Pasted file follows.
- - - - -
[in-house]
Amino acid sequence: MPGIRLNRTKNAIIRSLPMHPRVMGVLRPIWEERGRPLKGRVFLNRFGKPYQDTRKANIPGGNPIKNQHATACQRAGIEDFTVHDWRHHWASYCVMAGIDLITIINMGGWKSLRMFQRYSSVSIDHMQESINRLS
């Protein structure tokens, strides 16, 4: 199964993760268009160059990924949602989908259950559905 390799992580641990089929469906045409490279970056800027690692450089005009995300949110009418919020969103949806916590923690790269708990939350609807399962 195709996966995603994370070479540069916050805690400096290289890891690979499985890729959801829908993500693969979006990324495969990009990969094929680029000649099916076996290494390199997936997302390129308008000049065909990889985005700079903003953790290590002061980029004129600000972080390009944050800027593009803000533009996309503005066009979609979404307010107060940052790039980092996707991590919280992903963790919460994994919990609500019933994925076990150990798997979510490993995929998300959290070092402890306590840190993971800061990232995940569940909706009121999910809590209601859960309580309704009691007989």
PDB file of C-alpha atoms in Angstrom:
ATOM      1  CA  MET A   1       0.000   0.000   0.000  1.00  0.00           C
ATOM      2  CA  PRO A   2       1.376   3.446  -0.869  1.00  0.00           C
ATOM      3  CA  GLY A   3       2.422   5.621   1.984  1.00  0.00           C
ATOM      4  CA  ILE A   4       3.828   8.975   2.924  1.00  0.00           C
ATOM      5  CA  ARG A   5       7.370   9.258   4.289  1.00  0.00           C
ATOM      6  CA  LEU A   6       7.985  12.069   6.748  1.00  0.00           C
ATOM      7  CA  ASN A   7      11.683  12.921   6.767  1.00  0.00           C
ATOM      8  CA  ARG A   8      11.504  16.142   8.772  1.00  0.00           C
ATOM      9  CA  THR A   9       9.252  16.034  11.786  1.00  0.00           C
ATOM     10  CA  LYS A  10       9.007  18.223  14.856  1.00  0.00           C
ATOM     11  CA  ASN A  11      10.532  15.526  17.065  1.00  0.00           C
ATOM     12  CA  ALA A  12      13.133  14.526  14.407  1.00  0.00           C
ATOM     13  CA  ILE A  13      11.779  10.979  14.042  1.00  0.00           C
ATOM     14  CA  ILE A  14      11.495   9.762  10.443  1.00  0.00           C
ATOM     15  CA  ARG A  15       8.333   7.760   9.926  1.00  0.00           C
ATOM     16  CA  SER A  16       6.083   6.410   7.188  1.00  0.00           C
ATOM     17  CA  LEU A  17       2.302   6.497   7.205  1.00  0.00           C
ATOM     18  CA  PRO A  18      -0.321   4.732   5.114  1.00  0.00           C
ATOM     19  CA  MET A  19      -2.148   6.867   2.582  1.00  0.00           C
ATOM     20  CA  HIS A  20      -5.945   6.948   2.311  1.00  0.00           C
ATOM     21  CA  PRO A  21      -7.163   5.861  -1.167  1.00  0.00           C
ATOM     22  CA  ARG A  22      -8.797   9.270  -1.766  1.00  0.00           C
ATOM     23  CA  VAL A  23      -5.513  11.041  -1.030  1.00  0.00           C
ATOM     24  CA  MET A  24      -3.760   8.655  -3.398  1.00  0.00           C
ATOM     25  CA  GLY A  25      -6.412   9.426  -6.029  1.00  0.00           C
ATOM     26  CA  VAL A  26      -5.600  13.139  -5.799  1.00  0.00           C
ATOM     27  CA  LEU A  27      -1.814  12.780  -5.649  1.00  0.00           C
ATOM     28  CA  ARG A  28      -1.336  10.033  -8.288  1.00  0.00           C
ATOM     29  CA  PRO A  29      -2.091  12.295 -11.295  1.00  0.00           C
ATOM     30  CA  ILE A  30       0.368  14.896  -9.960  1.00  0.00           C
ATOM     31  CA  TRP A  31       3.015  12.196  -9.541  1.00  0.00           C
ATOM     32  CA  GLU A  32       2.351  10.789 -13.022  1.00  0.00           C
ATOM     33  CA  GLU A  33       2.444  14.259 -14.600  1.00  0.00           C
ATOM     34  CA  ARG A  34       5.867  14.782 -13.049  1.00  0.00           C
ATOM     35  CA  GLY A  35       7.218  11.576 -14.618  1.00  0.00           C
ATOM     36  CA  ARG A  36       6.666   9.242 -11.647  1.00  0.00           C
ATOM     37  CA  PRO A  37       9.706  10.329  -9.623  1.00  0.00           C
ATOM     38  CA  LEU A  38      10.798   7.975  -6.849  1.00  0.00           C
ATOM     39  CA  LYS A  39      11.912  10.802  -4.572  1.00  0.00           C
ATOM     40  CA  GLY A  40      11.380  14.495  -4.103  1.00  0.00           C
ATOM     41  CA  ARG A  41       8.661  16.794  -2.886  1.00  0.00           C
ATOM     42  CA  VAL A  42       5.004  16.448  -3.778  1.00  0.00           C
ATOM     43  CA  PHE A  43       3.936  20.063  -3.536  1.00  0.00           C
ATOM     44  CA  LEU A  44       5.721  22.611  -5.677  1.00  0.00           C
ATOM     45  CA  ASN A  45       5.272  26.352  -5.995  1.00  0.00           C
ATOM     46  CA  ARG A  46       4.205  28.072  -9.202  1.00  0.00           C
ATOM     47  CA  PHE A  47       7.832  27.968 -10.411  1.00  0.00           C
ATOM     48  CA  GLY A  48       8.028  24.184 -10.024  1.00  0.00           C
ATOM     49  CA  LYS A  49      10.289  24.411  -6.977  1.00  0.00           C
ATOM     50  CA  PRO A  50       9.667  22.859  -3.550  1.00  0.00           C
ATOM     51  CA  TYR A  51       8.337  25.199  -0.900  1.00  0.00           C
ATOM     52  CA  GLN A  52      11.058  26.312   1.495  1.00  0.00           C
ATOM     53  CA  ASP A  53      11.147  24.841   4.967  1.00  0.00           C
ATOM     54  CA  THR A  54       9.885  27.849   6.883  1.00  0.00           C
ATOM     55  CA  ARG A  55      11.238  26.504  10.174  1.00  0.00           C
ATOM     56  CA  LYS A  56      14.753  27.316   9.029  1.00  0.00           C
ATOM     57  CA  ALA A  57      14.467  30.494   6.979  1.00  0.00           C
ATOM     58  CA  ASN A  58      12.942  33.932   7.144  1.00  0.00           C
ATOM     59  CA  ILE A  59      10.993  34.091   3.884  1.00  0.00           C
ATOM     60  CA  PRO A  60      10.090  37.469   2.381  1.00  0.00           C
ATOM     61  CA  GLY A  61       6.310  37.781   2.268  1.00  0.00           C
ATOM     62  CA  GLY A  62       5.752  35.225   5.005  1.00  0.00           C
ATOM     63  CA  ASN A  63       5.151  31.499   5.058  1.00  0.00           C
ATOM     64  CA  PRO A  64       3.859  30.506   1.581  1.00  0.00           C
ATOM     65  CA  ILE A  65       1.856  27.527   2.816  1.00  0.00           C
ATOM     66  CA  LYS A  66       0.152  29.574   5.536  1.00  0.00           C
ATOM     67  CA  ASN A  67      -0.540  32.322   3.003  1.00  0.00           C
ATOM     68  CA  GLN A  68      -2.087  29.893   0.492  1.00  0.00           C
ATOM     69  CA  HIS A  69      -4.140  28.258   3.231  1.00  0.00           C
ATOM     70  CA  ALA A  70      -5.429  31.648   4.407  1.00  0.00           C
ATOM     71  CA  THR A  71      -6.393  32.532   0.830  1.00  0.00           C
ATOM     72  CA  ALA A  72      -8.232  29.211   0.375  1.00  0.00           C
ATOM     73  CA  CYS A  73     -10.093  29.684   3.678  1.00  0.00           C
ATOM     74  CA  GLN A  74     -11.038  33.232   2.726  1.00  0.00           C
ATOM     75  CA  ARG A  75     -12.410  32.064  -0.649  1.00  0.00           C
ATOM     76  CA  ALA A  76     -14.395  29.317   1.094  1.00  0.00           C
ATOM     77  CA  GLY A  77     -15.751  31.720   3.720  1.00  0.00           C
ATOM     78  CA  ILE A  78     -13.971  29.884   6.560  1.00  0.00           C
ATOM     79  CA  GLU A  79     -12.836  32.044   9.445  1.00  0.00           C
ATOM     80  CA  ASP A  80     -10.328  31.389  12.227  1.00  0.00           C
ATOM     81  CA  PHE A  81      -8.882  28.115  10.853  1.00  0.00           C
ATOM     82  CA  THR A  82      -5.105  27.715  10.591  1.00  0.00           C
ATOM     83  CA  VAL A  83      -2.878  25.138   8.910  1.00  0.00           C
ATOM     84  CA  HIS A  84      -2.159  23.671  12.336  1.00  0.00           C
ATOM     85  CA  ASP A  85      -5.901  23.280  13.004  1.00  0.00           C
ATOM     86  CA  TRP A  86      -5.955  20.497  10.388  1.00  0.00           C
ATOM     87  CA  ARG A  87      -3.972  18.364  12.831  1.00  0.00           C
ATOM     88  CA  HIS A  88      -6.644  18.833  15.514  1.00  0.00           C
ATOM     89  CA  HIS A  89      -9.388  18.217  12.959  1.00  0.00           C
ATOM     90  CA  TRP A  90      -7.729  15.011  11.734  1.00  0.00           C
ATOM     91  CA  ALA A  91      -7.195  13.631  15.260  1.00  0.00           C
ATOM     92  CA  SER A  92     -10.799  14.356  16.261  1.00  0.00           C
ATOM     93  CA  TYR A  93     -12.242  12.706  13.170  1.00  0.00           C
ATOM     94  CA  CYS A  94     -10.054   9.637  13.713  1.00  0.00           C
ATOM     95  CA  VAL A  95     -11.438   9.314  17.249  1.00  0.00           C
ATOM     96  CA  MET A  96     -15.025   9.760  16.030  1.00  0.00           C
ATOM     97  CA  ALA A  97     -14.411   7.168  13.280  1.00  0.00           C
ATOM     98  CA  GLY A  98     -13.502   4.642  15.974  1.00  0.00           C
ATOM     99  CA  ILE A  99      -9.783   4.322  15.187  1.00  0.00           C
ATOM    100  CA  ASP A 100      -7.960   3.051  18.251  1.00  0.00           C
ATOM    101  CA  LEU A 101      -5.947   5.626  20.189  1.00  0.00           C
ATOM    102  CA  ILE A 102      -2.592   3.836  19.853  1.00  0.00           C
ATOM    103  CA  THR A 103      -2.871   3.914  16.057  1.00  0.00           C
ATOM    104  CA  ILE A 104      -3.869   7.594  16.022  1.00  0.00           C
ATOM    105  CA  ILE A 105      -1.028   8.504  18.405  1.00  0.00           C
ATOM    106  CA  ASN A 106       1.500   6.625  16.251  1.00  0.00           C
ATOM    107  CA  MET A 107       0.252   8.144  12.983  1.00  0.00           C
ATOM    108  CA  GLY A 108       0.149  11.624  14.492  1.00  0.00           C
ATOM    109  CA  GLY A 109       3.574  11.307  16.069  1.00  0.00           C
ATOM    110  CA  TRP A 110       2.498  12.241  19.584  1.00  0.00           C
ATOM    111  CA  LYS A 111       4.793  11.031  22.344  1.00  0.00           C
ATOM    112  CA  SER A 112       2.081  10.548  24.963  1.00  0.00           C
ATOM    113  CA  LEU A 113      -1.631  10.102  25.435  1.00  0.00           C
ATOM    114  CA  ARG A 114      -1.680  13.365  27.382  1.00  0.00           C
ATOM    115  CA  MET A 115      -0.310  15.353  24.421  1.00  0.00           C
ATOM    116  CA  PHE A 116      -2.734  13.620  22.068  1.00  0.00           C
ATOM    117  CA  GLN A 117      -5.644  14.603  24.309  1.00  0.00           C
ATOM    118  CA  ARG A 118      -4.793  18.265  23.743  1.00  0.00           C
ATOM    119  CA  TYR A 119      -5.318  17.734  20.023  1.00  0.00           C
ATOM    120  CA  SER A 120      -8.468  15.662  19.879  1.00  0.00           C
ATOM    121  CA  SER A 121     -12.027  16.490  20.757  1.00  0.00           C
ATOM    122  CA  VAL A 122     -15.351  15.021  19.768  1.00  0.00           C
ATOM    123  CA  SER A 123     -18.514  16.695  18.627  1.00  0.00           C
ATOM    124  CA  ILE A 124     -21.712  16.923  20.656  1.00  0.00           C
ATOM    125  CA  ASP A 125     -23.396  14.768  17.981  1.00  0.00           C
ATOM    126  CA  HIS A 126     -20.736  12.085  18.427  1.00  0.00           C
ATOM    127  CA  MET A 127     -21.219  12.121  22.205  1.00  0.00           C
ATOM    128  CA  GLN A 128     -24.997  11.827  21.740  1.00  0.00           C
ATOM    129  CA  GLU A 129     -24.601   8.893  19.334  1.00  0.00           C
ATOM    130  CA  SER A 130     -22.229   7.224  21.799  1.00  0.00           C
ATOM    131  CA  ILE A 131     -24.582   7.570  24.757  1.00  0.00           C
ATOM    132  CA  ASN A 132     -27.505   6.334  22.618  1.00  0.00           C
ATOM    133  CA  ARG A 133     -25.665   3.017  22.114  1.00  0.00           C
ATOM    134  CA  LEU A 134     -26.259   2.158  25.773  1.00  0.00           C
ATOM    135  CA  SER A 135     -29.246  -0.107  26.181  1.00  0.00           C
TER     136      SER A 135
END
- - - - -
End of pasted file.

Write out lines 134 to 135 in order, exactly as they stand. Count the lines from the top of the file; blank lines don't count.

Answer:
ATOM    130  CA  SER A 130     -22.229   7.224  21.799  1.00  0.00           C
ATOM    131  CA  ILE A 131     -24.582   7.570  24.757  1.00  0.00           C